We’ll bring the news to you.

Get the weekly Civil Eats newsletter, delivered to your inbox.

I joined the dialogue between the five farmers and the Whole Foods’ Responsibly Grown team over the past few weeks. I served as a volunteer adviser to all the parties, and somewhat of an expert in the organic rules and sustainable scoring systems. I also tried to be a process observer for the group, but I was not a disinterested one.

As a farmer and CCOF member since 1984, I have a stake not only in the implications for my farming partnership, but also strong working and personal relationships with key individuals in both groups. Beyond all that, I had strong concerns about the consequences of this conflict for the organic community. Would the long-term bonds be fractured beyond repair? Would organic agriculture have to prove its value yet again? Could the outcome constructively help organic growers become more sustainable in ways that are not outlined in organic certification, such as labor and energy efficiency?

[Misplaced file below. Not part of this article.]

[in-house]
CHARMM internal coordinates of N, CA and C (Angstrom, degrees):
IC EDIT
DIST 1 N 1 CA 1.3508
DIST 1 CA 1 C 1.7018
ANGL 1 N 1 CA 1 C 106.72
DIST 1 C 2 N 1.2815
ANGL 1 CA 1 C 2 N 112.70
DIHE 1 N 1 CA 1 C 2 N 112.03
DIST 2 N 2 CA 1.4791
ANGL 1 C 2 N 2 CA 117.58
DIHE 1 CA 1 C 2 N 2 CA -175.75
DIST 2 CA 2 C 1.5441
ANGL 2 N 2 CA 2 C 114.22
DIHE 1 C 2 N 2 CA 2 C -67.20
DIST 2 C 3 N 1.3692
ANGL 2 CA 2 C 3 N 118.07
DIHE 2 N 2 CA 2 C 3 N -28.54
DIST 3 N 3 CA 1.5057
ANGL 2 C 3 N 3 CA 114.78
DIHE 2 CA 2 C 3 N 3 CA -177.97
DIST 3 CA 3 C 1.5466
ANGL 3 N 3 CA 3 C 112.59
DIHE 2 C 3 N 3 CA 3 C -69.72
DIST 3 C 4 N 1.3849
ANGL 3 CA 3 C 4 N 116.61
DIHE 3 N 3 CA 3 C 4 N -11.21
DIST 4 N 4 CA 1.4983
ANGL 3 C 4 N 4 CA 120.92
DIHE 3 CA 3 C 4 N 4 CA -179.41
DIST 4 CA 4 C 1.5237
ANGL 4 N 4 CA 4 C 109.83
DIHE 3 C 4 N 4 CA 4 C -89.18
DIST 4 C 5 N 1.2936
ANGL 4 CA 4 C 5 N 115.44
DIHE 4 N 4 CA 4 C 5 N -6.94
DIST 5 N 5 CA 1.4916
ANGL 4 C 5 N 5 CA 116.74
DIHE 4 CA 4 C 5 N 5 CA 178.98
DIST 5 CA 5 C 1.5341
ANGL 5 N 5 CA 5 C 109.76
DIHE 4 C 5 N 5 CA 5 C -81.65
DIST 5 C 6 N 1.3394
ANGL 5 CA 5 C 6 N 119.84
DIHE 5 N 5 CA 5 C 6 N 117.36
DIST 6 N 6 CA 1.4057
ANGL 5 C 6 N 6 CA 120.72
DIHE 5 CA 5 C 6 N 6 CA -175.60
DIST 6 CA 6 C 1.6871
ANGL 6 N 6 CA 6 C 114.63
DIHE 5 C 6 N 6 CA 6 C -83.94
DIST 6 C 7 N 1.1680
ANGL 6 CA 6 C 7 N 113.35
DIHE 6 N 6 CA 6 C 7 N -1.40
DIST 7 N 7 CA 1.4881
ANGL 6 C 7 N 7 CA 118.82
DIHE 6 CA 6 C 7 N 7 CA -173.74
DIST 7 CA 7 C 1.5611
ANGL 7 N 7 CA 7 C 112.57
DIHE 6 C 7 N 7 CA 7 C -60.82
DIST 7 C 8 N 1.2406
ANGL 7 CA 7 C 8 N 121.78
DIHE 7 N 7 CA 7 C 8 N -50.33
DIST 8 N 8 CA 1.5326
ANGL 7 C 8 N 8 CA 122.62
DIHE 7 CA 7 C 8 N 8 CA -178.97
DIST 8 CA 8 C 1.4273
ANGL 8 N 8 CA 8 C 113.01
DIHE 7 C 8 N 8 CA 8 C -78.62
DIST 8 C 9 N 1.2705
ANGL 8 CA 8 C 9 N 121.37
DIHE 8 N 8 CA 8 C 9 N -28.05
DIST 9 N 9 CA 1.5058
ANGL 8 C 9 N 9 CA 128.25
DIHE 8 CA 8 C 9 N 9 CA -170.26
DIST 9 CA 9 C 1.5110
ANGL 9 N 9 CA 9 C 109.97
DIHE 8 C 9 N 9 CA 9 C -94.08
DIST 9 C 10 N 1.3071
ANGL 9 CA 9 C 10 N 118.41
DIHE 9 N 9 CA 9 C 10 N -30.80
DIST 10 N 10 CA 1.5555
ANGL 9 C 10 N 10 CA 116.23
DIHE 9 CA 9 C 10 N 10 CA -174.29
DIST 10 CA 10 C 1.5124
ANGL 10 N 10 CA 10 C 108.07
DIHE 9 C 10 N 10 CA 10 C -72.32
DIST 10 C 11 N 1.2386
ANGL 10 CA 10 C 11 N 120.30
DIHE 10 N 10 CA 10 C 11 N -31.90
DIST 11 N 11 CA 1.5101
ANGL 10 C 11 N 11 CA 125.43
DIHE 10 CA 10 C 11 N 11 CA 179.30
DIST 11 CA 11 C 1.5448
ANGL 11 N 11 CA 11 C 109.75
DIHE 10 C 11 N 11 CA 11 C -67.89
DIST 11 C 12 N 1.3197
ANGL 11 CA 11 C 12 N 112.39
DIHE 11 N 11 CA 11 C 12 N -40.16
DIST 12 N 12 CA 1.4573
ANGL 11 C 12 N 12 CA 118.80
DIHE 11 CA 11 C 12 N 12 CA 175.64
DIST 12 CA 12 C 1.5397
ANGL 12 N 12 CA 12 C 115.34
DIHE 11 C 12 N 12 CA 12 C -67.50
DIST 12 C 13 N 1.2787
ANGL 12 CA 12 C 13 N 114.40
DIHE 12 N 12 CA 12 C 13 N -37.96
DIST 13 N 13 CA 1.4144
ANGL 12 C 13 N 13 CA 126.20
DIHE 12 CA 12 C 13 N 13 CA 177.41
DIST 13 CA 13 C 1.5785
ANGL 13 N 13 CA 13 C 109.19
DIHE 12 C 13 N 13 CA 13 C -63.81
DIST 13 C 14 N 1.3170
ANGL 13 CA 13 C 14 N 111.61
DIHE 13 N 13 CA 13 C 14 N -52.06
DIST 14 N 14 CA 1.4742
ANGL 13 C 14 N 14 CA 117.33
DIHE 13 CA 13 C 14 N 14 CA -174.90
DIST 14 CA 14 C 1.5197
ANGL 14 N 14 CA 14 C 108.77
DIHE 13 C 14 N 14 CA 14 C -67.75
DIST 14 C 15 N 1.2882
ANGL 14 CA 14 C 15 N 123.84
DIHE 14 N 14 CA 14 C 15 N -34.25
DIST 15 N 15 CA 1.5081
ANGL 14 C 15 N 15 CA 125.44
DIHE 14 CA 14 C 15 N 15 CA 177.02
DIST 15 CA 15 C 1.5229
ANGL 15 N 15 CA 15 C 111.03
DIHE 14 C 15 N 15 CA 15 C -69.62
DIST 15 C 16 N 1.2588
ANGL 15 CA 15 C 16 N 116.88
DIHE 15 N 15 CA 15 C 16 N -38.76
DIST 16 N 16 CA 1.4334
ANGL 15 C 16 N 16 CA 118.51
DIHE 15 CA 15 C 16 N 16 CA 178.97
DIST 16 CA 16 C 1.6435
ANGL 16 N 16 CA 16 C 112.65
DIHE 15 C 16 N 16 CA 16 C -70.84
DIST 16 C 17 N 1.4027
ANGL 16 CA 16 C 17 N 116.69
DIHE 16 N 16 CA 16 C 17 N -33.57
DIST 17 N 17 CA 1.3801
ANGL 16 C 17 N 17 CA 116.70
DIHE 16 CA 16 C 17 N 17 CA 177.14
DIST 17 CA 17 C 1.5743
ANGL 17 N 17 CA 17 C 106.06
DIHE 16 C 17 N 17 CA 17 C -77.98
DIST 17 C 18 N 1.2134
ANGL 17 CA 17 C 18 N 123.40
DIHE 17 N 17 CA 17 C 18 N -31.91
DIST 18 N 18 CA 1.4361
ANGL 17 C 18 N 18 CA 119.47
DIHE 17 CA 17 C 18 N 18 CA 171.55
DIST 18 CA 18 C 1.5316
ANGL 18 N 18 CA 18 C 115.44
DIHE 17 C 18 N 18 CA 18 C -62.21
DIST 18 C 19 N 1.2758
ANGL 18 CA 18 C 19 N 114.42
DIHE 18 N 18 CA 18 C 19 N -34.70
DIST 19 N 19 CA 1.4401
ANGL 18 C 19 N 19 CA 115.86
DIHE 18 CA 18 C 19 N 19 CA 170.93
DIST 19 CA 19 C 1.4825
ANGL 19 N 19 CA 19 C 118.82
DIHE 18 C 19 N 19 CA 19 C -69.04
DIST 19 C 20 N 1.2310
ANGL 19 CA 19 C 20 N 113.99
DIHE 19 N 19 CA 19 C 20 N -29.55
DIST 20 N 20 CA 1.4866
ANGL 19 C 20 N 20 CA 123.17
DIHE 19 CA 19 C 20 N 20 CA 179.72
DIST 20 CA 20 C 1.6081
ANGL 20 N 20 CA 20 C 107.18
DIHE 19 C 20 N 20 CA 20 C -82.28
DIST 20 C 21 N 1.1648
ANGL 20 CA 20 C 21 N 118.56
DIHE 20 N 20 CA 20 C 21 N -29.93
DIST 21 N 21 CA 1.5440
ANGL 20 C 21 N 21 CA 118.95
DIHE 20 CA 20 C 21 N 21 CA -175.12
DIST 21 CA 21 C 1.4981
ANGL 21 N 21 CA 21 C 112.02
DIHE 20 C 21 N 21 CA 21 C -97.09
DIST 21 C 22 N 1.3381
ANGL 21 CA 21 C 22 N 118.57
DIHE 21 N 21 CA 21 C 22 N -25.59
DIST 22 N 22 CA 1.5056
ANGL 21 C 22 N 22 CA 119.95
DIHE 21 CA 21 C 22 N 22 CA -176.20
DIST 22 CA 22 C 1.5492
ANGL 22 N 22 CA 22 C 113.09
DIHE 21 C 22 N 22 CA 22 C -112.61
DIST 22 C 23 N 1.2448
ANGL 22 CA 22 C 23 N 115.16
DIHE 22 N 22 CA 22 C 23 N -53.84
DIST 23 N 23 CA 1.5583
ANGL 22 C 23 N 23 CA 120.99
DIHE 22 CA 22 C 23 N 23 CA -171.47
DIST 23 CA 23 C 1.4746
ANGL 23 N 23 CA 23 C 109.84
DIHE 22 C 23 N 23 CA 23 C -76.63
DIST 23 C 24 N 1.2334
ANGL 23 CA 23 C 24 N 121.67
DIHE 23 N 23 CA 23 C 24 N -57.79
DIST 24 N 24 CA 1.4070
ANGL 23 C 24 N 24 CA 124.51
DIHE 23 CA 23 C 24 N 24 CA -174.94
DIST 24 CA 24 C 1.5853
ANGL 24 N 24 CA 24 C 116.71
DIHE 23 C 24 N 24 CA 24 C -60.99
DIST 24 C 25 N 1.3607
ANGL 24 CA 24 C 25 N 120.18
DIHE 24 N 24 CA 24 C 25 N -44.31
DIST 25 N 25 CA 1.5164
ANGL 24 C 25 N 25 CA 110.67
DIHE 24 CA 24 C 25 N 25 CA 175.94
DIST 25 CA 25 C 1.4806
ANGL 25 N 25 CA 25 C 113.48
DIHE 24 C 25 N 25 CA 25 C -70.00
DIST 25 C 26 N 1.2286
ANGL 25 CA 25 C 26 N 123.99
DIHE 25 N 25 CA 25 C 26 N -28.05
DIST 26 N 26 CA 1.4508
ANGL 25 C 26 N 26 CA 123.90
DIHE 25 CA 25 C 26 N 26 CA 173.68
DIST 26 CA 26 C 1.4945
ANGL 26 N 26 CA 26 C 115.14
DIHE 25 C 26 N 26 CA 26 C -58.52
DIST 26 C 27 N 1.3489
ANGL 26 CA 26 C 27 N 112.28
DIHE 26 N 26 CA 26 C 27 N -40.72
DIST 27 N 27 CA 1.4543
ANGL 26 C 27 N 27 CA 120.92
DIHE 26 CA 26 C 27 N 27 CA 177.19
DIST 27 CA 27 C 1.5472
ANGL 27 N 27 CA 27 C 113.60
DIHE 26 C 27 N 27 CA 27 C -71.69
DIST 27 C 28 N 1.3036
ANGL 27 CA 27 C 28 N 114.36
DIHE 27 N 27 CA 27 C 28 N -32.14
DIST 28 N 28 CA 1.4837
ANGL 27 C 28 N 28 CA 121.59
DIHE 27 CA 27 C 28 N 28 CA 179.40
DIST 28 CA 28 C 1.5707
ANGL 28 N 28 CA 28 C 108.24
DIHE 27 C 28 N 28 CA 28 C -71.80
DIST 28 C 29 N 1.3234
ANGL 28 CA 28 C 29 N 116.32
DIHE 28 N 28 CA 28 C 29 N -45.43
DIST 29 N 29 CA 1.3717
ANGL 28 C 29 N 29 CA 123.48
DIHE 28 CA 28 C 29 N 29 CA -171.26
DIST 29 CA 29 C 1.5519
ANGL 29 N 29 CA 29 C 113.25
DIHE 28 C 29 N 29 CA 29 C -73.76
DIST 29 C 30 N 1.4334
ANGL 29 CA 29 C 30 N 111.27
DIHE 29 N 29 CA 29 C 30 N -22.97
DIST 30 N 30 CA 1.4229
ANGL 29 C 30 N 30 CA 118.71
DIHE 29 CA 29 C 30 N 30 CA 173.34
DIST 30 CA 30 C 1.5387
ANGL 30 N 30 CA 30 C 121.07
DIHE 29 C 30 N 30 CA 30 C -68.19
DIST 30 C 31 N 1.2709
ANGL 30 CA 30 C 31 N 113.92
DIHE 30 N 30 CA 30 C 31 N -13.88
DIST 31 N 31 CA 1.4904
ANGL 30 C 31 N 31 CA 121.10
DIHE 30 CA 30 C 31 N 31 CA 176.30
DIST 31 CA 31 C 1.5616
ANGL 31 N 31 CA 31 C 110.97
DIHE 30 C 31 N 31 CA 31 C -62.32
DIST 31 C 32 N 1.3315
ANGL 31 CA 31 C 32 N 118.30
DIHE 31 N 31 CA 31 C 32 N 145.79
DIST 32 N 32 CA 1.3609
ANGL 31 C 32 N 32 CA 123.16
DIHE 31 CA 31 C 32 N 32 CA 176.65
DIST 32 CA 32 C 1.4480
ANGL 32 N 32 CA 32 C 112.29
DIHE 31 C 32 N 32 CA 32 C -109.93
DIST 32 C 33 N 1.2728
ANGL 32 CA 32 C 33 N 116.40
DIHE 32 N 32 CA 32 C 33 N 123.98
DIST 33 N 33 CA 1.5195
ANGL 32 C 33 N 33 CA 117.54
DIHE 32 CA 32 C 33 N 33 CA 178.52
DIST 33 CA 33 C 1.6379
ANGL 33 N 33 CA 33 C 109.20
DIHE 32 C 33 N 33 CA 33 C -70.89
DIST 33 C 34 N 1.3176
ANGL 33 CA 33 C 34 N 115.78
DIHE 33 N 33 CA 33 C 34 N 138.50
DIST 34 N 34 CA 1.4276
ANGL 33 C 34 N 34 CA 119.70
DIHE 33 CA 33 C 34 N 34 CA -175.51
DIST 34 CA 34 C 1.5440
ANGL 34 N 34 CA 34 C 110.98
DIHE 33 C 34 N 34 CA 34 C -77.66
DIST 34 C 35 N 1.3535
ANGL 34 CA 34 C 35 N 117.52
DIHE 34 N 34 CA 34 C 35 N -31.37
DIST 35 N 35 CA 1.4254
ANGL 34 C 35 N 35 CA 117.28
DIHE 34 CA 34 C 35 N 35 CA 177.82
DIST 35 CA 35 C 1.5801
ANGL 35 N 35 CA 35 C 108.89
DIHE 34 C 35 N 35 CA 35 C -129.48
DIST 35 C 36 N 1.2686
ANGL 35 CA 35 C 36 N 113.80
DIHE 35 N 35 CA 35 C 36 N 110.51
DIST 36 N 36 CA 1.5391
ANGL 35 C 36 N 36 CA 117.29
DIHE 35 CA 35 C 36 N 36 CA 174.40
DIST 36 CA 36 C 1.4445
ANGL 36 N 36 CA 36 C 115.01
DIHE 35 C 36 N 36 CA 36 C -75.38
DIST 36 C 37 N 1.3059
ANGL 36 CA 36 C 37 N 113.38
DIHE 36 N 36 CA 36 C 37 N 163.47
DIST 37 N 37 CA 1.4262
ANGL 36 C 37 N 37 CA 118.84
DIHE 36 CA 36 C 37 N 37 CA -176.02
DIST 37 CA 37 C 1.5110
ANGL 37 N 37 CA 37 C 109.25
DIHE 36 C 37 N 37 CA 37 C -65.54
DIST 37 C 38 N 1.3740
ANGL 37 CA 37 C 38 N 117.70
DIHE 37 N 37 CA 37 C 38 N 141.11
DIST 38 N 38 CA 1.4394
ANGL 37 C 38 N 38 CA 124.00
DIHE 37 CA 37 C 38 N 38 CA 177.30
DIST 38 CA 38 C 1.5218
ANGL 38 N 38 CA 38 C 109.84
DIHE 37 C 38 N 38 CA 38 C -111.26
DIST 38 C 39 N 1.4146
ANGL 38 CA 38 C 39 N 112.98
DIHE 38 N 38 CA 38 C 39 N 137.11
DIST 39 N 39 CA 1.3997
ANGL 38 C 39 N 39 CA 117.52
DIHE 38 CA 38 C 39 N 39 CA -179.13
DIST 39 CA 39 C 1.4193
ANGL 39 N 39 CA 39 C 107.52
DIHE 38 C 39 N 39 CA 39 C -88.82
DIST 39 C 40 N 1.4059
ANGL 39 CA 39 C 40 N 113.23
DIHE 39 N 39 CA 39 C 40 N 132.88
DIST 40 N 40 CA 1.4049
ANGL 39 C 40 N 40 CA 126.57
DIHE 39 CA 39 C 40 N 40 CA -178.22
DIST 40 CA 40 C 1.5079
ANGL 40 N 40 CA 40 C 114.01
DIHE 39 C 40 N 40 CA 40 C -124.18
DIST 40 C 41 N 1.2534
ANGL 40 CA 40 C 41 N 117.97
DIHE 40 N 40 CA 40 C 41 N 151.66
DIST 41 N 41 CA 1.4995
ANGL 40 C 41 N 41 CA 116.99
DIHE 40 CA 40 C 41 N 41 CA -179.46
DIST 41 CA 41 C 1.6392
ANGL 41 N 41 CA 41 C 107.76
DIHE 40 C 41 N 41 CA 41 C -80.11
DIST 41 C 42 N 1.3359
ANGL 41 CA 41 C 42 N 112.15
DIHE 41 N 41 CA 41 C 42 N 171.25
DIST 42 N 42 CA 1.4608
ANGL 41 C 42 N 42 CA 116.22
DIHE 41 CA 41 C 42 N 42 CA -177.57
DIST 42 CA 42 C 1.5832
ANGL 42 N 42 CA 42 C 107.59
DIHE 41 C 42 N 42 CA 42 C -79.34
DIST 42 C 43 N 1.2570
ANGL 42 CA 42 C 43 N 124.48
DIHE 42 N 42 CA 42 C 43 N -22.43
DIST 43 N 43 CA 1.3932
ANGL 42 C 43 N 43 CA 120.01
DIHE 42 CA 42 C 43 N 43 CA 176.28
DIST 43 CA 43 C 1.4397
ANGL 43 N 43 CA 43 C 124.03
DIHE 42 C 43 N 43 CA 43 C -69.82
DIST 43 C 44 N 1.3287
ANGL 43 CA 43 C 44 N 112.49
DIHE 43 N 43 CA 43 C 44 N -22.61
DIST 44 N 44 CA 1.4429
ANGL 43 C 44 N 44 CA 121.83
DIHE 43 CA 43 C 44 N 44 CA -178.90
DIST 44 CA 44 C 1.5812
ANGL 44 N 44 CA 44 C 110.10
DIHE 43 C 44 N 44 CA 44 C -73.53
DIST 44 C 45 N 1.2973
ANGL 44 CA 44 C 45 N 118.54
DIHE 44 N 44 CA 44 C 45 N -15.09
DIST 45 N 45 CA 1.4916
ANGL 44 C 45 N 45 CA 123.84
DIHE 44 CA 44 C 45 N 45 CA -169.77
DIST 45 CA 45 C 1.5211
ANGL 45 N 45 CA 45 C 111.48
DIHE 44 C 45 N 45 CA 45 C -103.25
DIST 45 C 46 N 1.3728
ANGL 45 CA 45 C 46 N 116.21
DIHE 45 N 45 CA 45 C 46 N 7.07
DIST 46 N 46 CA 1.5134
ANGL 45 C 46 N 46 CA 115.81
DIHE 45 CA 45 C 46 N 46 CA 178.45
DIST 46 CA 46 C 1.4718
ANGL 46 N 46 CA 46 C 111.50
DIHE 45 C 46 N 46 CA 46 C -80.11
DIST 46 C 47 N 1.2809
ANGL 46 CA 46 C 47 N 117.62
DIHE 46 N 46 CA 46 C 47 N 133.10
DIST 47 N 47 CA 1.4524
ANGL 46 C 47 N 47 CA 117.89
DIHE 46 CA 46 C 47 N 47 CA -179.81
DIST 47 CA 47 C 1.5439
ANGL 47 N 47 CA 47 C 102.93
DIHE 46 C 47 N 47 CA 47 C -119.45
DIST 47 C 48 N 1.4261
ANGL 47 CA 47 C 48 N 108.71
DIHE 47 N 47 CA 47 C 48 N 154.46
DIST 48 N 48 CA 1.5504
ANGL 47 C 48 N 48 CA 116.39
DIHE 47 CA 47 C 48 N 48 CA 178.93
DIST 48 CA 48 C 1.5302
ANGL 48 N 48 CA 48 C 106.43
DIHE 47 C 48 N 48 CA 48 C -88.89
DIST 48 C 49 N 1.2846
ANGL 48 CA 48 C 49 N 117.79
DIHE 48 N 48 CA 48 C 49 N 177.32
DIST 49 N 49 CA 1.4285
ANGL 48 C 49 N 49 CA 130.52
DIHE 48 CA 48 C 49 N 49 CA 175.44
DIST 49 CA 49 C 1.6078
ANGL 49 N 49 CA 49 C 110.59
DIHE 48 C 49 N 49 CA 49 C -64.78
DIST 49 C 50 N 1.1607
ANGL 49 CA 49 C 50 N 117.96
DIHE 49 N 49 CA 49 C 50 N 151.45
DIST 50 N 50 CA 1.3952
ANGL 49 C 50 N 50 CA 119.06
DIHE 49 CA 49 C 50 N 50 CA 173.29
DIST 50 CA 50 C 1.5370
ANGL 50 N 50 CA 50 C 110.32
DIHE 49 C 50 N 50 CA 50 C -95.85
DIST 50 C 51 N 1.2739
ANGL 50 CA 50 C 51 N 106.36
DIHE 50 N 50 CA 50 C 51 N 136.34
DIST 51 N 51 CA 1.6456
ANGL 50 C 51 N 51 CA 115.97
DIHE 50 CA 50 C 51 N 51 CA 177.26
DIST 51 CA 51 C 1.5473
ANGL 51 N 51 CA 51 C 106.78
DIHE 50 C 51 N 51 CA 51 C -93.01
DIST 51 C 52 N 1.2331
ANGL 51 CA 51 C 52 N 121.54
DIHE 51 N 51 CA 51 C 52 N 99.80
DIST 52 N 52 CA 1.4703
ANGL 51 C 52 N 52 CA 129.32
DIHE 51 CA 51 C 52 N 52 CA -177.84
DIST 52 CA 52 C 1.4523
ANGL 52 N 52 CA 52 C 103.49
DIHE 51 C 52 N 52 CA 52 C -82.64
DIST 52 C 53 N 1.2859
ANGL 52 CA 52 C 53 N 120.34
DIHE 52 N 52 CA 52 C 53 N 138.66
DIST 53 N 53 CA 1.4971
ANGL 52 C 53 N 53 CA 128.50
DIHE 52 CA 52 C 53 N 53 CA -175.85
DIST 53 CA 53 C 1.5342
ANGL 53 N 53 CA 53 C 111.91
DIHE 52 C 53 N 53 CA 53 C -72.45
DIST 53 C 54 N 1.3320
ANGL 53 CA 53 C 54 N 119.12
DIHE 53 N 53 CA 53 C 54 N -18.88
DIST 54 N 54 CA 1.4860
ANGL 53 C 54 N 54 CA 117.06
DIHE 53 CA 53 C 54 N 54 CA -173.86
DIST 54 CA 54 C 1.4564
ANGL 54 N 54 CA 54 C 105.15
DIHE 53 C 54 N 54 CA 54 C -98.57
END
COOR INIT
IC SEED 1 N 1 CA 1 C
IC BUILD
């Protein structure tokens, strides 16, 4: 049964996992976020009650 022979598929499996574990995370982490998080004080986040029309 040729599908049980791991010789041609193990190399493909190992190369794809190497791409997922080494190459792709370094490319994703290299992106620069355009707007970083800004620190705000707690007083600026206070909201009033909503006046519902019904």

The good news is that the historic affinities have been strengthened and the broader achievements of organic farming are being reaffirmed. Whole Foods can continue to work to “raise the bar” for those things that organic certification does not necessarily encompass. This episode also provides a positive example for how to address conflicts where parties have similar goals, but different approaches to meeting them. “Win-win” is a cliché phrase, but the sustainable-food family desperately needs to find such solutions. Everyone working for safer, healthier, smaller, fairer agriculture needs to be able to compromise with each other to advance our overall interests and values together.